TBC Bank founders Mamuka Khazaradze and Badri Japaridze, charged with laundering $16,664,000, are going to appeal to the European Court of Human Rights in the near future, their lawyer Zviad Kordzadze says.
British international criminal lawyer Steven Kay and French expert at the Council of Bars and Law Societies of Europe (CCBE) Vincent Berger have been involved in the Khazaradze-Japaridze case as their lawyers as well.
We see politicians making public statements about the TBC Bank case. And these statements are made by officials, leaders of political parties, and their conversations show that they have detailed knowledge of the case. All of this gives the impression that we are dealing with political persecution and that this process is not conducted in accordance with the rule of law”, said Steven Kay.
My clients are being investigated for a transaction that took place 11 years ago in 2008. A criminal case has been launched. Why is this an unusual fact? Because during these 11 years no criminal proceedings have been initiated against them“, added Kay.
The lawyers reference a letter which according to Khazaradze was sent to him by former Interior Minister Giorgi Gakharia. Kay said that this letter is “essentially substantive evidence” and they will use this letter as evidence in the course of the case.
His lawyers say it is crucial to examine in detail whether the positions of the National Bank and its governing body complies with the provisions of Article 6 of the European Convention on Human Rights, which establishes the rights to a fair and equitable trial.
We often talk about this particular article in Strasbourg. What surprised us so much in the TBC Bank case is that the investigation somehow, too late, recalled an 11-year-old transaction that was no secret to anyone”, said Berger.
TBC Bank suffered great losses because of the National Bank of Georgia, Berger said. He added that the bank's reputation as well as that of its managers has been tarnished.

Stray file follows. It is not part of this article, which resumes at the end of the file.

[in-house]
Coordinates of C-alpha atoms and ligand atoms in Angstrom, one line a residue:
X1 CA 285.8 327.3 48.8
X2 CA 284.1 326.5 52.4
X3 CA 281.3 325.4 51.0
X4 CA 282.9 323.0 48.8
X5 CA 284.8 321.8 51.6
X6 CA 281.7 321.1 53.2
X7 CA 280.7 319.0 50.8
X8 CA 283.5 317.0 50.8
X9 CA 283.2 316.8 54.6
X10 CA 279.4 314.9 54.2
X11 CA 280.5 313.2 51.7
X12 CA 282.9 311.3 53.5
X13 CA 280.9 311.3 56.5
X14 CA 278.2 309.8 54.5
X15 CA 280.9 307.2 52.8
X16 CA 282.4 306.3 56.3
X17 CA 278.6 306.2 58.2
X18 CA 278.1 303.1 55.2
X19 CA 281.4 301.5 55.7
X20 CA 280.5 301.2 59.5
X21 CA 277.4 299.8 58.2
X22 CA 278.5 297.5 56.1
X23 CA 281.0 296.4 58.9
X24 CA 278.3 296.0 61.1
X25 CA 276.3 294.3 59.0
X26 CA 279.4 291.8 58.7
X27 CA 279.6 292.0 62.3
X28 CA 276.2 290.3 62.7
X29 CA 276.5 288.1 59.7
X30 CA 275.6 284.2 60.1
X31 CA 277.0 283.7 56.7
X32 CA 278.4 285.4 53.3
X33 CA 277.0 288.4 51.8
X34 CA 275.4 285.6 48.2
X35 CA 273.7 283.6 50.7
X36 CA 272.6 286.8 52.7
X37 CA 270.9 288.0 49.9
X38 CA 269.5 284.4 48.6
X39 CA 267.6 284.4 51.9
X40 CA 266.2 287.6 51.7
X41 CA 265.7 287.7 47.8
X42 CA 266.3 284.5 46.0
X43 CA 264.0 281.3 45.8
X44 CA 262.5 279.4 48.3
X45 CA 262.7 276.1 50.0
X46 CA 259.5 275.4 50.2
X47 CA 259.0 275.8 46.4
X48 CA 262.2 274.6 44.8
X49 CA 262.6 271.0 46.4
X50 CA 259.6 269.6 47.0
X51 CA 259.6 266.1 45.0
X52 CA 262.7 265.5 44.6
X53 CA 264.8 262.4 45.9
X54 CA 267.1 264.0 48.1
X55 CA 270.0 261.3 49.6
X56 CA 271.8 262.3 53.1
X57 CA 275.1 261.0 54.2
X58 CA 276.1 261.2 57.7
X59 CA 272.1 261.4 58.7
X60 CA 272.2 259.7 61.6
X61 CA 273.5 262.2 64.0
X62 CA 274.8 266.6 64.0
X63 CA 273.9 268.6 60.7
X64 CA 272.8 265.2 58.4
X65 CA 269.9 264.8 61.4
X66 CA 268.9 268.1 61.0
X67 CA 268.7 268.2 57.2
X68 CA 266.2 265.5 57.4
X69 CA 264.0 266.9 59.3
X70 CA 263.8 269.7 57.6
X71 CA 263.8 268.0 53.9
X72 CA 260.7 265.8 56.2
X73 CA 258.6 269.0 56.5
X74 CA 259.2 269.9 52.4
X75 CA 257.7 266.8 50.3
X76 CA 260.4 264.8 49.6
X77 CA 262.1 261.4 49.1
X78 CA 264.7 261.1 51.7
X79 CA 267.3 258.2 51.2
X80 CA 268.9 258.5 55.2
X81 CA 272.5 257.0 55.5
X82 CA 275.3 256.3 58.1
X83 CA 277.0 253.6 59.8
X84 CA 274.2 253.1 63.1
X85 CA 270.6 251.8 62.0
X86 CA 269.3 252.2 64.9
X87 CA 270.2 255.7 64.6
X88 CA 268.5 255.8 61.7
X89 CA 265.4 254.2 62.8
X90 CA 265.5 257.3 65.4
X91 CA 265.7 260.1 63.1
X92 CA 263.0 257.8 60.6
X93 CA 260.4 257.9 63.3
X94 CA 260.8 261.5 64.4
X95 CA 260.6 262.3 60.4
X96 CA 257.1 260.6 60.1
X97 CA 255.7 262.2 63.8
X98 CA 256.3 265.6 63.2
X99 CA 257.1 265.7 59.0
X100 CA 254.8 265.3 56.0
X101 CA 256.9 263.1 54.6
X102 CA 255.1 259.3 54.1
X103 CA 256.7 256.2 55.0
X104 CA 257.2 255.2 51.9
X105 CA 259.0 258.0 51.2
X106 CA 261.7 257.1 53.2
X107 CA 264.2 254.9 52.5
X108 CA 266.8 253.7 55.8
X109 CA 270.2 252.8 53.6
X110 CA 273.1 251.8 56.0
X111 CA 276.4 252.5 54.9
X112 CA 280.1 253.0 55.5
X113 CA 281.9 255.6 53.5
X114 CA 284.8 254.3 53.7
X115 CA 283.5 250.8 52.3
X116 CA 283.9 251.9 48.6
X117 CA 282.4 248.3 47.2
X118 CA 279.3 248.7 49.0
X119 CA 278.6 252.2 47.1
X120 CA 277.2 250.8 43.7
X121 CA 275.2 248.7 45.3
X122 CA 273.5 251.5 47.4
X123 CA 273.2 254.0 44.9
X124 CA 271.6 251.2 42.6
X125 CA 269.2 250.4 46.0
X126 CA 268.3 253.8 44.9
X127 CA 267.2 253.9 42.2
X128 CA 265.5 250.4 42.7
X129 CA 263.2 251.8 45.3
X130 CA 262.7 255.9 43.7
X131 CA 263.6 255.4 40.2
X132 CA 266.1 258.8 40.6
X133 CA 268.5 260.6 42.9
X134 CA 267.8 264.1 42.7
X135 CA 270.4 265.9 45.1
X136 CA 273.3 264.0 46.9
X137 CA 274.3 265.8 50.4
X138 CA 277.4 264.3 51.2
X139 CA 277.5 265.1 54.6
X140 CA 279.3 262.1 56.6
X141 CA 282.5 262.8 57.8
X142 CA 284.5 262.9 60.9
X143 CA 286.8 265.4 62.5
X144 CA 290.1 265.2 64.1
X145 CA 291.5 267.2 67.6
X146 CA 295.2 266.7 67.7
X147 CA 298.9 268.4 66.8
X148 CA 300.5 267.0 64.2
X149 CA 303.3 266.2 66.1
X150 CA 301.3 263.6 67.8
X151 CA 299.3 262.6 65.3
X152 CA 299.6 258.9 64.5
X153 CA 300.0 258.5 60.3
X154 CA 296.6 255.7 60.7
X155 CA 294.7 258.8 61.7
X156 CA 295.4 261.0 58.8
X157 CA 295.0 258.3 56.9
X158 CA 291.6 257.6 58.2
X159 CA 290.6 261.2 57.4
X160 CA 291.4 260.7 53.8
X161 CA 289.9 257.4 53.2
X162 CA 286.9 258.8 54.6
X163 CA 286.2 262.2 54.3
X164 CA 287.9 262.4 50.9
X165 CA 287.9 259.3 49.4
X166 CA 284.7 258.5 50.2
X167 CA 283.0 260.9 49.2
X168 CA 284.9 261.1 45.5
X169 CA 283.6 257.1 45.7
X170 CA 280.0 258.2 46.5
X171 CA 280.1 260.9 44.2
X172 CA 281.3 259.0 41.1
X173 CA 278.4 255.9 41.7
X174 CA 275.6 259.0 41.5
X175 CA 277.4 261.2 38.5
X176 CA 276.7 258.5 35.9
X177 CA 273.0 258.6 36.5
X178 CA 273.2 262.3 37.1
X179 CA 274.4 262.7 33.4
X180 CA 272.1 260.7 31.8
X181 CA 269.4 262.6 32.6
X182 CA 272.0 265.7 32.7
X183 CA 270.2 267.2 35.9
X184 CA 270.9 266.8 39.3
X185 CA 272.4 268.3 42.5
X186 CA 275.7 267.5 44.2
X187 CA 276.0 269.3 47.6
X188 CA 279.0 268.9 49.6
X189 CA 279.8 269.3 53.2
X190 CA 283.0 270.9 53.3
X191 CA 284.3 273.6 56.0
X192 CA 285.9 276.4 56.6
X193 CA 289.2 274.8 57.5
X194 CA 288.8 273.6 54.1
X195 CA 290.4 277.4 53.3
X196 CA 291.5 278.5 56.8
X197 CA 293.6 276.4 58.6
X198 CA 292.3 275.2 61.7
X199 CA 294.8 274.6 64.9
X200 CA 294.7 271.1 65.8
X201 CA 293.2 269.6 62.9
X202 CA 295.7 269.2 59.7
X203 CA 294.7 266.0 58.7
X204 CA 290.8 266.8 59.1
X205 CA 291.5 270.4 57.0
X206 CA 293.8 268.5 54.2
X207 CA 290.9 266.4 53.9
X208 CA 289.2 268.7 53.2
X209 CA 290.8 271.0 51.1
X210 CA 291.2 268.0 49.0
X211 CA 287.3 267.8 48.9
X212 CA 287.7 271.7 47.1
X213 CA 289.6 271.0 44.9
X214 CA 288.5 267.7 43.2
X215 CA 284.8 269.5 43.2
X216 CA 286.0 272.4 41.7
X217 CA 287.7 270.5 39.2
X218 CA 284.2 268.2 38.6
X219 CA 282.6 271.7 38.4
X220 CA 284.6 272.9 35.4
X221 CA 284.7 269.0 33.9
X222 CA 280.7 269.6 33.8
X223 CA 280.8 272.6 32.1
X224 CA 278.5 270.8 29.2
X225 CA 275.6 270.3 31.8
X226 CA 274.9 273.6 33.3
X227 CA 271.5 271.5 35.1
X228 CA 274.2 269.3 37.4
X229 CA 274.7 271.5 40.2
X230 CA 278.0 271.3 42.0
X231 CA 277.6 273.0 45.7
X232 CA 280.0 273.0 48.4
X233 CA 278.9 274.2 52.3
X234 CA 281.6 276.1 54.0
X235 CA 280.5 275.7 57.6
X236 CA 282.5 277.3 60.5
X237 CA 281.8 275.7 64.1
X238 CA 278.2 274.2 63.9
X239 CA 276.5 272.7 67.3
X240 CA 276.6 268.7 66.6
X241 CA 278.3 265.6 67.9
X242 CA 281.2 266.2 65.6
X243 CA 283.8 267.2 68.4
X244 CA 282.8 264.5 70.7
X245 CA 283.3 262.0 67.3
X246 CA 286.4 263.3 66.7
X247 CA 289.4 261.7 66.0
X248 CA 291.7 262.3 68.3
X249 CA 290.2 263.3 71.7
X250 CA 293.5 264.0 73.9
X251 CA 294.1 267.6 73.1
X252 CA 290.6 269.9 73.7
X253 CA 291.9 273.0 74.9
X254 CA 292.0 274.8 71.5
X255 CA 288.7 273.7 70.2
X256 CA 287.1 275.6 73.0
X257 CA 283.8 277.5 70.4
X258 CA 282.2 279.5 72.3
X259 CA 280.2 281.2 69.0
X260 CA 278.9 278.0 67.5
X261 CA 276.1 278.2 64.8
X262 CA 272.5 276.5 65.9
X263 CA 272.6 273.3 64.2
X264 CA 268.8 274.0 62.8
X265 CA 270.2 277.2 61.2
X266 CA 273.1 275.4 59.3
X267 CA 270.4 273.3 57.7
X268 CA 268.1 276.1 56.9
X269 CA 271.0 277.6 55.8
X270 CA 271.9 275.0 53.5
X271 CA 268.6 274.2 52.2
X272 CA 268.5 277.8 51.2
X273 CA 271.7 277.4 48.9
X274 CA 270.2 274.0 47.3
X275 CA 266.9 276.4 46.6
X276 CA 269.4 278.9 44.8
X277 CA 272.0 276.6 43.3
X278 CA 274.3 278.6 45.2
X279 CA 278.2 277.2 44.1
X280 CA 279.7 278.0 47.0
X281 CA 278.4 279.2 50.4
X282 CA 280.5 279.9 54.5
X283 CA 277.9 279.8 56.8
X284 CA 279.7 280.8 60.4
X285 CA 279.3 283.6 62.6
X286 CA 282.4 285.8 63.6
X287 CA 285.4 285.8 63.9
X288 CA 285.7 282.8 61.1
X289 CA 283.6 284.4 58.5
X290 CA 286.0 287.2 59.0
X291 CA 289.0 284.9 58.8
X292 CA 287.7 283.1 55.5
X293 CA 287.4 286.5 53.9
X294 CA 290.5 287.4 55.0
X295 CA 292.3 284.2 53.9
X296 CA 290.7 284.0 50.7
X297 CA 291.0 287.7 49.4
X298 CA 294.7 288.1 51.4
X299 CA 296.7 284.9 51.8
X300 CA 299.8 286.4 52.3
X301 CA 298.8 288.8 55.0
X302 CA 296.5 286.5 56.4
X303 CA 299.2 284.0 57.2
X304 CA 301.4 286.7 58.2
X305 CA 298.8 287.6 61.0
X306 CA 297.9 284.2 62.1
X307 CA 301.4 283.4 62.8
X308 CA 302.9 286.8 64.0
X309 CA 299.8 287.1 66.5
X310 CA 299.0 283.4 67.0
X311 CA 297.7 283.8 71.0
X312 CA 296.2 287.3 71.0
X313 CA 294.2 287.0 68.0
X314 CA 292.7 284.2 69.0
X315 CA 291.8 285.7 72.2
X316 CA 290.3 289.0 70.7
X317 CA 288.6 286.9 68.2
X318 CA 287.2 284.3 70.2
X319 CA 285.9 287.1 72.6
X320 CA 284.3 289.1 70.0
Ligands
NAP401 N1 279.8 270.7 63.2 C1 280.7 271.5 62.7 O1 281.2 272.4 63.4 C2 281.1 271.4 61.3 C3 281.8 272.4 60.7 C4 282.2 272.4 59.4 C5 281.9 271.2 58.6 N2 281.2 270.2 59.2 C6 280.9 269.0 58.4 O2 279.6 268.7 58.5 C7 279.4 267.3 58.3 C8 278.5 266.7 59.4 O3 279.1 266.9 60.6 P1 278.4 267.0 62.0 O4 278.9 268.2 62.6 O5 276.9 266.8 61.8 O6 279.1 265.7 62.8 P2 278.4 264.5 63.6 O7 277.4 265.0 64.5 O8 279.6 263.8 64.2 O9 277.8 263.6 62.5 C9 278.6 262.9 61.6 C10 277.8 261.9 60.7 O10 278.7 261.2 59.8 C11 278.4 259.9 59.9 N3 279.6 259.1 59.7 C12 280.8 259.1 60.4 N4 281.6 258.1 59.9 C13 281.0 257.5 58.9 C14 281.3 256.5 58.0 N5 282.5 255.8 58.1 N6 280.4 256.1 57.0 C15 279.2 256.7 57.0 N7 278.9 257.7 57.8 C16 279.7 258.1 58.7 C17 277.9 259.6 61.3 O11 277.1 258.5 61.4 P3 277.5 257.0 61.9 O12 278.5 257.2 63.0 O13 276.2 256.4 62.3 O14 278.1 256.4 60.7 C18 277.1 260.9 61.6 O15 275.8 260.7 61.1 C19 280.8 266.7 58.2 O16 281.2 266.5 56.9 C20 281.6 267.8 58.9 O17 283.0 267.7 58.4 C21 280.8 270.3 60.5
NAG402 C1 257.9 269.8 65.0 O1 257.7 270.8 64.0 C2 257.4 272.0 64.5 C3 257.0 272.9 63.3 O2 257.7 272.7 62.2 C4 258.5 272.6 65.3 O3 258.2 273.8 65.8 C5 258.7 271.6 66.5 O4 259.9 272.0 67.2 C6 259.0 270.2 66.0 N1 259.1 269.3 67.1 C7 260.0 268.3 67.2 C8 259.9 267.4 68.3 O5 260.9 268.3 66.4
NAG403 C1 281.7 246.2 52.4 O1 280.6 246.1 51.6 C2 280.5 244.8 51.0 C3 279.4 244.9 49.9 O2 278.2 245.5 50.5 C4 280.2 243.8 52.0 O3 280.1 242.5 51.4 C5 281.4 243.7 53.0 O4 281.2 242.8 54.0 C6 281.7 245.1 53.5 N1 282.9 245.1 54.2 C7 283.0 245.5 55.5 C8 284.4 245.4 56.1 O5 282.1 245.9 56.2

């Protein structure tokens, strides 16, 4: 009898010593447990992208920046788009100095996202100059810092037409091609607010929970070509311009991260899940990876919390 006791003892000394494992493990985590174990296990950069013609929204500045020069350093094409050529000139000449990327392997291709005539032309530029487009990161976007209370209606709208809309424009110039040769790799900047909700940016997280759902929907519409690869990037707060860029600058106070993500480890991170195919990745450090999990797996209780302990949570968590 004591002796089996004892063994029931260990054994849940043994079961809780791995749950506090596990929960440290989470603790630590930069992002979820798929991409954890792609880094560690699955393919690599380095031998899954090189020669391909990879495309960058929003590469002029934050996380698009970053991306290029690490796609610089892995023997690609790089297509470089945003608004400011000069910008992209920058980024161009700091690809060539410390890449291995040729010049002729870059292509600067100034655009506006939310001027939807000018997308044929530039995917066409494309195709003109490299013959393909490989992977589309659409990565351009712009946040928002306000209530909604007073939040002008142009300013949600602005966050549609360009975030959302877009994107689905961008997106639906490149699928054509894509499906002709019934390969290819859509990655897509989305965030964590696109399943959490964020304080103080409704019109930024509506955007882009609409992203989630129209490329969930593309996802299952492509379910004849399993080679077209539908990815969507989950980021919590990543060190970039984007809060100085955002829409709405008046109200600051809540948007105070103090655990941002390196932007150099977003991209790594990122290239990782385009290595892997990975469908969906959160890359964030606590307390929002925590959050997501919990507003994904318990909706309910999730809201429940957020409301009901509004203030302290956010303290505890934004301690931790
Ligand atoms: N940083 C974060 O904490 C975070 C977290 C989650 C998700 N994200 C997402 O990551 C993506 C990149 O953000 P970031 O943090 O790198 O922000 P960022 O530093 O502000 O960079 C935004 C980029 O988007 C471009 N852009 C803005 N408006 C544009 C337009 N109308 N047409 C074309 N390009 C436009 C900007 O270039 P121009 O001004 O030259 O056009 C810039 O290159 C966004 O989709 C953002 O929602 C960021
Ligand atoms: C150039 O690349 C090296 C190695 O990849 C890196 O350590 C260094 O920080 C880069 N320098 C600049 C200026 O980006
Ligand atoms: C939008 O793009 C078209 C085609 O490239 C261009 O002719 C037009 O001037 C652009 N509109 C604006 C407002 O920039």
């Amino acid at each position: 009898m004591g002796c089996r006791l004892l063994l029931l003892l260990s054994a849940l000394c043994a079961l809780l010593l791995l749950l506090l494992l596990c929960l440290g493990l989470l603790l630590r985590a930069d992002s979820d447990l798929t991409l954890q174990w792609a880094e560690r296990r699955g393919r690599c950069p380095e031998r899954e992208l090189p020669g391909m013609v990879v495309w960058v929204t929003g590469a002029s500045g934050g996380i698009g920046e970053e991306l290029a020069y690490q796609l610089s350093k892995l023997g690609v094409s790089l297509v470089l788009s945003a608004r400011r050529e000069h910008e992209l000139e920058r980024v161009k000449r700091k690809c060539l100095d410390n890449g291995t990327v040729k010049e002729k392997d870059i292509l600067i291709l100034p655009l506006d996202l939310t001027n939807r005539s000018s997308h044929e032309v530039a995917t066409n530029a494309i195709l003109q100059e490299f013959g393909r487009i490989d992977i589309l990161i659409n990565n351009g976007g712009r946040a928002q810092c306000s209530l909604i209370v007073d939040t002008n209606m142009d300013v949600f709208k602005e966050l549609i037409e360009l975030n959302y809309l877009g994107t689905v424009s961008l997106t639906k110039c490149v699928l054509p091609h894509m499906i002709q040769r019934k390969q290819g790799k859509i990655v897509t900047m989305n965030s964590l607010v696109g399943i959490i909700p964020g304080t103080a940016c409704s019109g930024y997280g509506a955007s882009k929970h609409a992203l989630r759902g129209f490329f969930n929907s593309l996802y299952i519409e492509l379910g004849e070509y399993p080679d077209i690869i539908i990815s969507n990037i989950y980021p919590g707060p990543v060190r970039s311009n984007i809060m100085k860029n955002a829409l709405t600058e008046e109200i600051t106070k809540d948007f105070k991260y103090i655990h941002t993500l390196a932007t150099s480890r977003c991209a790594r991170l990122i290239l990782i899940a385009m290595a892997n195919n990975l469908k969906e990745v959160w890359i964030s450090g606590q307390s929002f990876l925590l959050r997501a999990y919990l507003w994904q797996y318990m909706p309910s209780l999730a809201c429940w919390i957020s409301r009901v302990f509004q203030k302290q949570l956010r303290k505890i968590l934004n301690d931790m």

This case deserves the full attention of the European Court of Human Rights," Berger said.
He added that there are often cases where the state is punished for inflicting damage on its political opponents in violation of fundamental human rights.
He also said that beyond the banking sector of Georgia, this case is very interesting for many countries, especially for those who work in the financial sector.
Khazaradze and Japaridze were charged on July 24, 2019 for laundering $16,664,000.
Bail was set for both of them at 700,000 GEL ($236,199/€214,178) on July 2 – they both posted bail on August 26.
The Georgian Chief Prosecutor’s Office originally demanded bail be set at 1 million GEL (about $0.34/€0.31 million).
TBC Bank co-founder Mamuka Khazaradze said on August 20 that the equivalent of more than $16 million had been frozen on his accounts and on those of co-founder Badri Japaridze per a request of the Prosecutor’s Office.
The case dates back to 2008, when LTD Samgori M and LTD Samgori Trade received a $17 million loan in an accelerated manner from TBC Bank without providing anything in collateral.
On the same day, the same amount was placed onto the personal accounts of Khazaradze and Japaridze, the Georgian Prosecutor’s Office claims.
Khazaradze and Japaridze deny the charges against them, and say that the case discredits the bank and affects the country’s economic image at large.
They said that the transaction in question took place in full compliance with the law and that leading financial institutions have confirmed this in audits.
In addition to the co-founders of TBC Bank, Georgian businessman, Avtandil Tsereteli, co-owner of the companies Samgori Trade and Samgori M, was charged in late August earlier as an accomplice.